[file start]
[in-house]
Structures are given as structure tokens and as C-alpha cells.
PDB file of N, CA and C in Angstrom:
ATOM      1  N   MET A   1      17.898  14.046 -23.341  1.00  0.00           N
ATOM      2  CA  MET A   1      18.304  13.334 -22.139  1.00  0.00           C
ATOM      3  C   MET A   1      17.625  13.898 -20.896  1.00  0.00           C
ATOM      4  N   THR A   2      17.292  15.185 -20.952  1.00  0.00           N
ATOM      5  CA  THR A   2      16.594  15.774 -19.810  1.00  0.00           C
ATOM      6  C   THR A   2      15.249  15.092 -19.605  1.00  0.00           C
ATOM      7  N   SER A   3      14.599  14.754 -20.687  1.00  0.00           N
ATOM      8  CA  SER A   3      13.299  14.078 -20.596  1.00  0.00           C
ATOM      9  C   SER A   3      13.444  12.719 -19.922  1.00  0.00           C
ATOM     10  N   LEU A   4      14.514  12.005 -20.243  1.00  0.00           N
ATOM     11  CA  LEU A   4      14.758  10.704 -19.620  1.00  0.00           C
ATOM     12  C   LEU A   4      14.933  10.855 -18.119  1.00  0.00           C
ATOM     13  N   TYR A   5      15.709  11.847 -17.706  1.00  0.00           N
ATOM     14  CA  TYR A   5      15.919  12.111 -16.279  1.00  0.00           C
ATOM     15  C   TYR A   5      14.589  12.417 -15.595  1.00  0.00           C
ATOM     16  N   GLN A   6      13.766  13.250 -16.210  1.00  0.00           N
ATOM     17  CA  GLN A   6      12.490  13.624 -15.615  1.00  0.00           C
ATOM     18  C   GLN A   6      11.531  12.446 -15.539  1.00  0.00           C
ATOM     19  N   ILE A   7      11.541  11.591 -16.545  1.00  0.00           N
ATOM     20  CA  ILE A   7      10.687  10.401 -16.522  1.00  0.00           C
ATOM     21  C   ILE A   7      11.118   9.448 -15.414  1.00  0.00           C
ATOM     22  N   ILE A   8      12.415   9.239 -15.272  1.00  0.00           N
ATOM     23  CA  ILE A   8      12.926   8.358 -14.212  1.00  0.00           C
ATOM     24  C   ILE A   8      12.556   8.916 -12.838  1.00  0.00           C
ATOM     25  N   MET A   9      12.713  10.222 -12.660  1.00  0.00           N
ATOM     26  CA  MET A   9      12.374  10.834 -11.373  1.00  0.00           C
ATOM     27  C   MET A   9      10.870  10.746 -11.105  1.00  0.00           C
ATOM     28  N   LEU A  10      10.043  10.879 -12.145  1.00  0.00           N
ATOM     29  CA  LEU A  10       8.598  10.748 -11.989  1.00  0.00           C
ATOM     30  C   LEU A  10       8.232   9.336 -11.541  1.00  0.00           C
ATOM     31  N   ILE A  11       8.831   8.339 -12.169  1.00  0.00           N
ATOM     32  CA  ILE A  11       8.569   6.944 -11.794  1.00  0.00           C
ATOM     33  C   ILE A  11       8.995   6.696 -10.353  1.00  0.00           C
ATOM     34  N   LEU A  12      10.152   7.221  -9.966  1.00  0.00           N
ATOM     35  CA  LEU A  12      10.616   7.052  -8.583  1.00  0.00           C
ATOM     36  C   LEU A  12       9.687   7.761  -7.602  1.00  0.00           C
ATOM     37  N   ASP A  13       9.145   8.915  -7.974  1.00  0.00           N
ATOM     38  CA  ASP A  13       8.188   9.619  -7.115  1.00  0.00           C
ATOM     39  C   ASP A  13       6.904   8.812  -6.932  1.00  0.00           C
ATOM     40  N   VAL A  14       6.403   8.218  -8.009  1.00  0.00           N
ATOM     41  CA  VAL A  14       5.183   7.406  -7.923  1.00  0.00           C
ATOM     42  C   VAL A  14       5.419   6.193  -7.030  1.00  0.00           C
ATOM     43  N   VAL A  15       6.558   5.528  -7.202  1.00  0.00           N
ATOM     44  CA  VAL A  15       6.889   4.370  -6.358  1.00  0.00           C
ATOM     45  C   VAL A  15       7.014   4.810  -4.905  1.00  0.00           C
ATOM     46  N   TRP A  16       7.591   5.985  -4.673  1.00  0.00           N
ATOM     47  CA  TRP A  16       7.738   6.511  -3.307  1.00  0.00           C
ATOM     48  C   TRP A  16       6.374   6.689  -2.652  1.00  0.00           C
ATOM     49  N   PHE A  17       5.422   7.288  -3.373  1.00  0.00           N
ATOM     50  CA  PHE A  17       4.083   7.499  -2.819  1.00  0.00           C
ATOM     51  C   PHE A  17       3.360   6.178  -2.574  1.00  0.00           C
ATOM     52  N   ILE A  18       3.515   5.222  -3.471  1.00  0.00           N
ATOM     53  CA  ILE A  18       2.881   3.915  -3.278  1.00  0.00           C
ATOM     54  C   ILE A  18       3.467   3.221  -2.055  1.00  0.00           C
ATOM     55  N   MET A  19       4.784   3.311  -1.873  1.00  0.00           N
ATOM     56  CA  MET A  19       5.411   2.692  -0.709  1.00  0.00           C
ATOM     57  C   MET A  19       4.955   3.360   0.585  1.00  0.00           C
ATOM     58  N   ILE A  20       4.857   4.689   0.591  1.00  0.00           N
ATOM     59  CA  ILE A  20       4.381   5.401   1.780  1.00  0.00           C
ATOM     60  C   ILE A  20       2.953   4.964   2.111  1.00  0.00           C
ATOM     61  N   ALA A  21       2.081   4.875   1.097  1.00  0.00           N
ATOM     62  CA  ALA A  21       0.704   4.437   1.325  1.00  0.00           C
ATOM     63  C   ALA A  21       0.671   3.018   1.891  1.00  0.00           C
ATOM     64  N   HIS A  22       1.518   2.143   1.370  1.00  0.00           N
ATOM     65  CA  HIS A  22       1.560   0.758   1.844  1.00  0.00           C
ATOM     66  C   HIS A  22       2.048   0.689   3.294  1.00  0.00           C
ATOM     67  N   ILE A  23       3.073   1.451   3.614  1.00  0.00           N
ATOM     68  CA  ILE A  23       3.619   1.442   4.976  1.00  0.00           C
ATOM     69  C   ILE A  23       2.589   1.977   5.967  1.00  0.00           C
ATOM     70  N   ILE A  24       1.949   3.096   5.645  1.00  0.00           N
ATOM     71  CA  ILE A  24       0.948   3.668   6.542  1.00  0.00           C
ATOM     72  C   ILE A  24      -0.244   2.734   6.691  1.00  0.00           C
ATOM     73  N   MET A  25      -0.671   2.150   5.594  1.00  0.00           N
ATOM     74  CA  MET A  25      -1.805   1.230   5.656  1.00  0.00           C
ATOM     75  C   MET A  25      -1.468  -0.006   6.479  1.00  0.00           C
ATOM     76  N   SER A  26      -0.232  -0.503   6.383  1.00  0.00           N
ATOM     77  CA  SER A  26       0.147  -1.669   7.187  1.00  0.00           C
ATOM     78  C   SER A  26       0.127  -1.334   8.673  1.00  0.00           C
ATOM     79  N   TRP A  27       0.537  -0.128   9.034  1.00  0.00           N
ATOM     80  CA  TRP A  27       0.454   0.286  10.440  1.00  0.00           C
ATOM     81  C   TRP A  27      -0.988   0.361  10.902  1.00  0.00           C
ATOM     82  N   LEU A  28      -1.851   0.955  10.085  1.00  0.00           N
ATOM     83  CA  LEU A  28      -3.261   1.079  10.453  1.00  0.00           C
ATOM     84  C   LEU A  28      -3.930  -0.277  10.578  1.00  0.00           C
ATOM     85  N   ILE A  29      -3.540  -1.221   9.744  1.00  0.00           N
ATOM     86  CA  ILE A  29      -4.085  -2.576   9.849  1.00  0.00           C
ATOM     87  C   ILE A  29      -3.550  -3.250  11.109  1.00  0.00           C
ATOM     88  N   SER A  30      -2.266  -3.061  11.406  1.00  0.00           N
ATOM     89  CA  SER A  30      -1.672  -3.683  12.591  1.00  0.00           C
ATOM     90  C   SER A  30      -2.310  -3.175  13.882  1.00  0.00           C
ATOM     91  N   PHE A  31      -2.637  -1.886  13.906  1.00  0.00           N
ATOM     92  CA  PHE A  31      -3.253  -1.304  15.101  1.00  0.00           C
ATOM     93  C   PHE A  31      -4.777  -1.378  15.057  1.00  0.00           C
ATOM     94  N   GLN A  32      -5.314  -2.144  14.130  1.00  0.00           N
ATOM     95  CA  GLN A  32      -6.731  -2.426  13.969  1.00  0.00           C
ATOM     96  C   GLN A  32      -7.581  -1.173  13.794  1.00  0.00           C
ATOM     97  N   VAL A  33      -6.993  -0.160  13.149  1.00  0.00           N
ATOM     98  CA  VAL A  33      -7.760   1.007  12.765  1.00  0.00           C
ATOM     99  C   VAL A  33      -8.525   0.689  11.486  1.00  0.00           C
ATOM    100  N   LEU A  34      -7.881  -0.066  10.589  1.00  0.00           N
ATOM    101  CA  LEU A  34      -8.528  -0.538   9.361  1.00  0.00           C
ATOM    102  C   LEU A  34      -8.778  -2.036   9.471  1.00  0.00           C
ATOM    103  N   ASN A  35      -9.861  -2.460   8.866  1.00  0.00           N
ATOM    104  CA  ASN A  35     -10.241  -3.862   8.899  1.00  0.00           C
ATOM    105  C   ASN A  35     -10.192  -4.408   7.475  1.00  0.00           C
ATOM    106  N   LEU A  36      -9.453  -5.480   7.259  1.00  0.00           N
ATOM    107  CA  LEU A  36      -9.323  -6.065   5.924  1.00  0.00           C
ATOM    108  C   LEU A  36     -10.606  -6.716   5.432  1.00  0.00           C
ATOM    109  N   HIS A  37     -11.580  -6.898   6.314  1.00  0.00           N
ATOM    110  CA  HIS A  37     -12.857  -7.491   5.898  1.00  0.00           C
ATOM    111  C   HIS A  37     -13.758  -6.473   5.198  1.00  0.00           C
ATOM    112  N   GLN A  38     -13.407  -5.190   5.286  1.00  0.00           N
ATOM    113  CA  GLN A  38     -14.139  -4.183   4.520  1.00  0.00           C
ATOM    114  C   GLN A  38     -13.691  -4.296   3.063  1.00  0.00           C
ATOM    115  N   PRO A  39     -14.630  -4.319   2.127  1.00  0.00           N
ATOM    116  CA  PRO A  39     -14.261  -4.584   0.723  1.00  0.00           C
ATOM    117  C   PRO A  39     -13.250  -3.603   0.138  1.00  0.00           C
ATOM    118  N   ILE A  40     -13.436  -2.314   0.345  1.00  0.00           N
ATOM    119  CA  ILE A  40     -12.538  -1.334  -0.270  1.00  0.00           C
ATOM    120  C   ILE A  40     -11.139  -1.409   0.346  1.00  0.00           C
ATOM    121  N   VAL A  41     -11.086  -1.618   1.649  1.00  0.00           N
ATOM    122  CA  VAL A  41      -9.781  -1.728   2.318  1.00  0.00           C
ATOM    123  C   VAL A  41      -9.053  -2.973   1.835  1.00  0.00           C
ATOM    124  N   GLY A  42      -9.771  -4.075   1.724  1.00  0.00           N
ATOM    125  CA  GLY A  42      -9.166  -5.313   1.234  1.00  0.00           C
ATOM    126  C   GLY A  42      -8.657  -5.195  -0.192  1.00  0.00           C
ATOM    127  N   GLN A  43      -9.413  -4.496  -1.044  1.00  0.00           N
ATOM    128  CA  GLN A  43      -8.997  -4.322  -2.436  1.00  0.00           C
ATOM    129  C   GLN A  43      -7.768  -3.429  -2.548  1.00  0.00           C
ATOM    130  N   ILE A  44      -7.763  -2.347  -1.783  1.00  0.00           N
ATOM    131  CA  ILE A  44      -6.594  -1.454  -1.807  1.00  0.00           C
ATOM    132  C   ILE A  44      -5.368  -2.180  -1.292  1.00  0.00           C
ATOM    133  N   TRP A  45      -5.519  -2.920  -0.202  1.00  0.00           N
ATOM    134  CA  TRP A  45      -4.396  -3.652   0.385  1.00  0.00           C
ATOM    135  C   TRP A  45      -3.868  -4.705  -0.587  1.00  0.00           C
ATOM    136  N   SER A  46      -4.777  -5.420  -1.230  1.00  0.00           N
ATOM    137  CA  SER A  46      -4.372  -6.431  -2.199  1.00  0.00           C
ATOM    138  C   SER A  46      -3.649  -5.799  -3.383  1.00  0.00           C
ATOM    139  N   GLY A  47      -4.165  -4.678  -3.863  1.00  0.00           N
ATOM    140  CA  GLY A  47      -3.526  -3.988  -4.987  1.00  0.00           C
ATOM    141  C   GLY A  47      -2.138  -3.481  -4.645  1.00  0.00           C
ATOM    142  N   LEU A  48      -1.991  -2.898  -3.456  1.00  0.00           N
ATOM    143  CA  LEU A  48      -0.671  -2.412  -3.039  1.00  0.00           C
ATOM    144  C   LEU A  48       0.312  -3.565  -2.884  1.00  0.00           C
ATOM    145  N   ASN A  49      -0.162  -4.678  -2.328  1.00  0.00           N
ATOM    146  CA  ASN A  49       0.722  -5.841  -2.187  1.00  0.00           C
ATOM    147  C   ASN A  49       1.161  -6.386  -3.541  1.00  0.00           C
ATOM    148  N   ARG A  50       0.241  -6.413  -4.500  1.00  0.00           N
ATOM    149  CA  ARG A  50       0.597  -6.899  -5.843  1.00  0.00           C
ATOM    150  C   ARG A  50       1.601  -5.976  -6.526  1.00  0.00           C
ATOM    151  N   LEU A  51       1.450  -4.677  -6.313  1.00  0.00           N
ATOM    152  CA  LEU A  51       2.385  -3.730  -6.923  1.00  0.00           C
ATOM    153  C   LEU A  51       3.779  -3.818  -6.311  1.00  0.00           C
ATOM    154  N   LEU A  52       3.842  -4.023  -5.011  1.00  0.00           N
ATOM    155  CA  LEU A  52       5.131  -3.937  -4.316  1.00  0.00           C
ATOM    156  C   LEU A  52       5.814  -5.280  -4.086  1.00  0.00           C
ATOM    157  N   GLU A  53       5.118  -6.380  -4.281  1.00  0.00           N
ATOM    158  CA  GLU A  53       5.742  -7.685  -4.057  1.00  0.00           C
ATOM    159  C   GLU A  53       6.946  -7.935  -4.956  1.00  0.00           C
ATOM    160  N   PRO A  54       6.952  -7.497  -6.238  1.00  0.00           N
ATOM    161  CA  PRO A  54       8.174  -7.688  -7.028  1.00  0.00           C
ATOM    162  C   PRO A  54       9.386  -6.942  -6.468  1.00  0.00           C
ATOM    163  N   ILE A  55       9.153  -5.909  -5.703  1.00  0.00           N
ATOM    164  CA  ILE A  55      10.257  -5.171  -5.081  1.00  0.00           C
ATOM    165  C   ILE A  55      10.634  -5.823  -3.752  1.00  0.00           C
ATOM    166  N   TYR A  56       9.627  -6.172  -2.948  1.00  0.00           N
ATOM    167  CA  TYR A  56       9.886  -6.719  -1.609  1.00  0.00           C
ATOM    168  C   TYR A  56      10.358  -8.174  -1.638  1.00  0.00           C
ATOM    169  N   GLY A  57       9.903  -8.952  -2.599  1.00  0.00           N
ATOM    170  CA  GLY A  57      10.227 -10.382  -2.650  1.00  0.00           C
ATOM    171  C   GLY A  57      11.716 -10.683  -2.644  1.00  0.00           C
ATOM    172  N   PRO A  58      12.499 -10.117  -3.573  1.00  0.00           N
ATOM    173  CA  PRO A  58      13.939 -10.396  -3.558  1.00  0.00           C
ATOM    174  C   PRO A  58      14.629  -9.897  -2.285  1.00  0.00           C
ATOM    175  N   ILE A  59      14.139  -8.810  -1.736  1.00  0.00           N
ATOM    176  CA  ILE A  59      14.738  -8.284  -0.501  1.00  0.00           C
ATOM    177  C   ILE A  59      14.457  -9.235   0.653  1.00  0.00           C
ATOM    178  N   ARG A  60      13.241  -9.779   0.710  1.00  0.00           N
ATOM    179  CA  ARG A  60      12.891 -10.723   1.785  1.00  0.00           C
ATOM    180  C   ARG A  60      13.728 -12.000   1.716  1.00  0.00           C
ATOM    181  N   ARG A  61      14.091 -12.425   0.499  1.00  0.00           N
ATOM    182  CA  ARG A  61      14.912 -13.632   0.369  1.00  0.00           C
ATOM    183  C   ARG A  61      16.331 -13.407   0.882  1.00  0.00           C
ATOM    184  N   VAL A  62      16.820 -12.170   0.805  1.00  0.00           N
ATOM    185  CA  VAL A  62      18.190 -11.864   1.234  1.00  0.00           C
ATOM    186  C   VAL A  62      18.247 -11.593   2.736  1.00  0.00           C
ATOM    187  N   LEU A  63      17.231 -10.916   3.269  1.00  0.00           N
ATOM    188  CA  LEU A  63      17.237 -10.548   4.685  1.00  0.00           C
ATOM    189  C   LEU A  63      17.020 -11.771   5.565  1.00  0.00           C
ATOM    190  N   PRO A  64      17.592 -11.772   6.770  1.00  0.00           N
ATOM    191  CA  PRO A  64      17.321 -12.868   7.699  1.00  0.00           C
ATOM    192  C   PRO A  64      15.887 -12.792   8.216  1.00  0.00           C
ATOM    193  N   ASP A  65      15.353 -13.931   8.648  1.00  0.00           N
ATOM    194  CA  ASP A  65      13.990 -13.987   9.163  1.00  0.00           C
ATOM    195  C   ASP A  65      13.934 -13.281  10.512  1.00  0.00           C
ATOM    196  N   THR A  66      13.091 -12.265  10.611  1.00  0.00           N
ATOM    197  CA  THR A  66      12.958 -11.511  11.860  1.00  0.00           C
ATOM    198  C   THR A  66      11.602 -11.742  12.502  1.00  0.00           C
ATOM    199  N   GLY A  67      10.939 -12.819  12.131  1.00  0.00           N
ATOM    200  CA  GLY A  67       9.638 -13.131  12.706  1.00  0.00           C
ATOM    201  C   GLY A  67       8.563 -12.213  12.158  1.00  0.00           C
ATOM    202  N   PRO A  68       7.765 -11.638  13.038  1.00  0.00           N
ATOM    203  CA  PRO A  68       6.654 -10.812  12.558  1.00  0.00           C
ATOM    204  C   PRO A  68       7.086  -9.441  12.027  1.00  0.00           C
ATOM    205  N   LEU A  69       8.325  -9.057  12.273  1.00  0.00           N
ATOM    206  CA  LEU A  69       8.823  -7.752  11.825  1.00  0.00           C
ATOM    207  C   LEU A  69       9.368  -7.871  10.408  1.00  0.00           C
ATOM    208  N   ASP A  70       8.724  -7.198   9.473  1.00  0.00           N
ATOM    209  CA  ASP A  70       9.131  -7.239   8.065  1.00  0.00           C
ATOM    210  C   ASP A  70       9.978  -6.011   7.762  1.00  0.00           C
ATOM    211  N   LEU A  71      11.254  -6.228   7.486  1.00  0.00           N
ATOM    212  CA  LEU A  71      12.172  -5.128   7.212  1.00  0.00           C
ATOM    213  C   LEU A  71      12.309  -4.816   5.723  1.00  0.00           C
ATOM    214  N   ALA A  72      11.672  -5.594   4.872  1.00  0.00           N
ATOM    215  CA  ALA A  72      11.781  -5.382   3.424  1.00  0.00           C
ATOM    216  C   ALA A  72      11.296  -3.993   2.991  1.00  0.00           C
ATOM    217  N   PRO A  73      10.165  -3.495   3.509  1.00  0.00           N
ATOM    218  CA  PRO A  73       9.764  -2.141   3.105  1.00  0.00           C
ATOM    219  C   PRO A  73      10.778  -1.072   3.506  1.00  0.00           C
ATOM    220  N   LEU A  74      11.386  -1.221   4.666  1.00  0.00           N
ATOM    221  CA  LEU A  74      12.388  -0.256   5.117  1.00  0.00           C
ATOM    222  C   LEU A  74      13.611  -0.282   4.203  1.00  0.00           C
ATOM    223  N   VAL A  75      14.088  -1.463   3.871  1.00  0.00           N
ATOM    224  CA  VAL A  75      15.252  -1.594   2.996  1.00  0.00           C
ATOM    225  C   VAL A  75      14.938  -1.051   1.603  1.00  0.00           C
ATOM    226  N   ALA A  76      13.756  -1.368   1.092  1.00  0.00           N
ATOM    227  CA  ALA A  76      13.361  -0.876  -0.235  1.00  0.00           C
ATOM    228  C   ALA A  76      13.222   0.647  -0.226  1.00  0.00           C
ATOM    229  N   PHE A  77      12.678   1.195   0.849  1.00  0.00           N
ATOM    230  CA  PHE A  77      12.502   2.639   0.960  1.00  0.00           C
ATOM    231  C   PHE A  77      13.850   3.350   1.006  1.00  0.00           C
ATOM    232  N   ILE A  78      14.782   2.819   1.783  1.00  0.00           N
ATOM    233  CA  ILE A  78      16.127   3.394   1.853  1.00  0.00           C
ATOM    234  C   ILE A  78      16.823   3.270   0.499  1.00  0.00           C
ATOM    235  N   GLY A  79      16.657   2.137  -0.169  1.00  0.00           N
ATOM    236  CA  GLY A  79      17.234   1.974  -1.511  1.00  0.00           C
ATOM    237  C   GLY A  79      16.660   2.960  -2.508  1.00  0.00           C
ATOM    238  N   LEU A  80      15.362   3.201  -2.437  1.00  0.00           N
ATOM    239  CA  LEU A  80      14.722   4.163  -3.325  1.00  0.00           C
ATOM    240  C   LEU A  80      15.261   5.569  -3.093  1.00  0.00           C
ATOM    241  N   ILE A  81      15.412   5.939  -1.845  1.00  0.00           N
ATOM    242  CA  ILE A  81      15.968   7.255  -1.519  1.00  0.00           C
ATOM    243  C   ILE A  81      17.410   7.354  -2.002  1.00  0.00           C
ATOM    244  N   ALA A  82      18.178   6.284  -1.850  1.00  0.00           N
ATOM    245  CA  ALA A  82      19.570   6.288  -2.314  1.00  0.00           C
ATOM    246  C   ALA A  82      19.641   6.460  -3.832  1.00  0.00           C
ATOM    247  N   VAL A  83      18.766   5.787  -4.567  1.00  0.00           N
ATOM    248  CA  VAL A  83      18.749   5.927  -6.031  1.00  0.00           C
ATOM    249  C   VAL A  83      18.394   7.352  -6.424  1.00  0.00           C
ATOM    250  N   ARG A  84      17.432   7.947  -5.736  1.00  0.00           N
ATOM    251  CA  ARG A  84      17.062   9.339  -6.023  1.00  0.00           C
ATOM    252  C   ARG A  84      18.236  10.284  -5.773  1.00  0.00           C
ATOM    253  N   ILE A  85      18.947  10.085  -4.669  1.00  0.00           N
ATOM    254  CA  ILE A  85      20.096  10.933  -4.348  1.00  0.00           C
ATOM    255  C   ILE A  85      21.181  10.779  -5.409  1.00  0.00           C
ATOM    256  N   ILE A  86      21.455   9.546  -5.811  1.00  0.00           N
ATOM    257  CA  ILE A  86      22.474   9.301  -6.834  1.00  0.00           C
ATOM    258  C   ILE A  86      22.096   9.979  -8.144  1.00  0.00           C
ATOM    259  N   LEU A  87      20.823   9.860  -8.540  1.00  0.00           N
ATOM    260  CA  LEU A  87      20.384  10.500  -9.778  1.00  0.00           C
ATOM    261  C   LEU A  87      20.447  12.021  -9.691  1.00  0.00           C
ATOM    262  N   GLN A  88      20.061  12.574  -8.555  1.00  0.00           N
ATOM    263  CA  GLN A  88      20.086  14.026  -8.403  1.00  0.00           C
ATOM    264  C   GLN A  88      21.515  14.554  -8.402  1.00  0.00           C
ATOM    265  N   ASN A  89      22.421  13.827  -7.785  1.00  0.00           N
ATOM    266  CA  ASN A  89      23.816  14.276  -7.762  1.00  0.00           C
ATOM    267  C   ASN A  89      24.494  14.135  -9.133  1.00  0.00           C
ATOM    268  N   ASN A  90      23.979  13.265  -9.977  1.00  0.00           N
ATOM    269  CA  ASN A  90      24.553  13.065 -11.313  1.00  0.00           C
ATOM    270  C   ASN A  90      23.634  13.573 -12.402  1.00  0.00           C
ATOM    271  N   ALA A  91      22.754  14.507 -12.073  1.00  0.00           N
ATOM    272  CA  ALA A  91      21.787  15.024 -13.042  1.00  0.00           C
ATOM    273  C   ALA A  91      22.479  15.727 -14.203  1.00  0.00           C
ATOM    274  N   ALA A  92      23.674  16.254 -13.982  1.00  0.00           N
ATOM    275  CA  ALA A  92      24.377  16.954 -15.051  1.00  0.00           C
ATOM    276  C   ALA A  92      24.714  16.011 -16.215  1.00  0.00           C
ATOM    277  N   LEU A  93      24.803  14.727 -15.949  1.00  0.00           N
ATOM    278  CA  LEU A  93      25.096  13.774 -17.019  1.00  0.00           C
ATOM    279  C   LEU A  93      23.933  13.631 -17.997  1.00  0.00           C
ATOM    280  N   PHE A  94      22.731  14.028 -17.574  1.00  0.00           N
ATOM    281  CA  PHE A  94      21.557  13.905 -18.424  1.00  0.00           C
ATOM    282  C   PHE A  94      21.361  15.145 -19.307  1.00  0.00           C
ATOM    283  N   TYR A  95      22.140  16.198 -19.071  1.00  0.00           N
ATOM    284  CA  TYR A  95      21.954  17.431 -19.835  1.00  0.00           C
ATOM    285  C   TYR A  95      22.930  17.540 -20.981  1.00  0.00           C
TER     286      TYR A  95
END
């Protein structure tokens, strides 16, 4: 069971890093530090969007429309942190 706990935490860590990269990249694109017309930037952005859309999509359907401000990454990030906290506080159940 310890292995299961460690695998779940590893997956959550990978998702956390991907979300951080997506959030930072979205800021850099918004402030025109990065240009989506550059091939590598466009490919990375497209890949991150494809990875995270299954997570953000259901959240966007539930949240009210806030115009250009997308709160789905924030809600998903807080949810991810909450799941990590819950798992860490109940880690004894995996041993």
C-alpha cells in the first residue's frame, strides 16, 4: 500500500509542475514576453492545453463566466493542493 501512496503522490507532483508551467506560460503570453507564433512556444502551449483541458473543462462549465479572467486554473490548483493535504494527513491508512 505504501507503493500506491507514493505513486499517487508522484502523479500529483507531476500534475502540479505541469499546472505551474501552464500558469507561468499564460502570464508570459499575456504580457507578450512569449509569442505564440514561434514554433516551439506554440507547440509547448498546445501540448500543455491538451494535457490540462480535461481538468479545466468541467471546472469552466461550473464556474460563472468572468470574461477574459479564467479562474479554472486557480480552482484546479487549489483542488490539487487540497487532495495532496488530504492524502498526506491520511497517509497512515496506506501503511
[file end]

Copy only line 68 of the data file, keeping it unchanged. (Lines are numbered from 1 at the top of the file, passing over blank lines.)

ATOM     65  CA  HIS A  22       1.560   0.758   1.844  1.00  0.00           C